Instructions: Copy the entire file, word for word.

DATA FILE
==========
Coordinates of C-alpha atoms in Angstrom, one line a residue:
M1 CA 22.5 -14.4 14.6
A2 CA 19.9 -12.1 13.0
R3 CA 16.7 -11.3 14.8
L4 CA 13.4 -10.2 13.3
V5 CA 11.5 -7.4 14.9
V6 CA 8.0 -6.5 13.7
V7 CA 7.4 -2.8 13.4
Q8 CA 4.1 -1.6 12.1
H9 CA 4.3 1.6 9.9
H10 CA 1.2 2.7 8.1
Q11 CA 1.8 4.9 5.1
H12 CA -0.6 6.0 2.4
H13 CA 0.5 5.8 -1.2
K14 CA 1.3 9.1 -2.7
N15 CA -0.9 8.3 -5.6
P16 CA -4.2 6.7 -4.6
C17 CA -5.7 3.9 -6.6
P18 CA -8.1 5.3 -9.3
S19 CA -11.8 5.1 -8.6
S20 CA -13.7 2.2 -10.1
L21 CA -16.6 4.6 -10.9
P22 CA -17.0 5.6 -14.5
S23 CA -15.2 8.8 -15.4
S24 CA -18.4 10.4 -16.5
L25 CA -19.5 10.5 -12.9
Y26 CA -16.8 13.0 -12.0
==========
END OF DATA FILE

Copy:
Coordinates of C-alpha atoms in Angstrom, one line a residue:
M1 CA 22.5 -14.4 14.6
A2 CA 19.9 -12.1 13.0
R3 CA 16.7 -11.3 14.8
L4 CA 13.4 -10.2 13.3
V5 CA 11.5 -7.4 14.9
V6 CA 8.0 -6.5 13.7
V7 CA 7.4 -2.8 13.4
Q8 CA 4.1 -1.6 12.1
H9 CA 4.3 1.6 9.9
H10 CA 1.2 2.7 8.1
Q11 CA 1.8 4.9 5.1
H12 CA -0.6 6.0 2.4
H13 CA 0.5 5.8 -1.2
K14 CA 1.3 9.1 -2.7
N15 CA -0.9 8.3 -5.6
P16 CA -4.2 6.7 -4.6
C17 CA -5.7 3.9 -6.6
P18 CA -8.1 5.3 -9.3
S19 CA -11.8 5.1 -8.6
S20 CA -13.7 2.2 -10.1
L21 CA -16.6 4.6 -10.9
P22 CA -17.0 5.6 -14.5
S23 CA -15.2 8.8 -15.4
S24 CA -18.4 10.4 -16.5
L25 CA -19.5 10.5 -12.9
Y26 CA -16.8 13.0 -12.0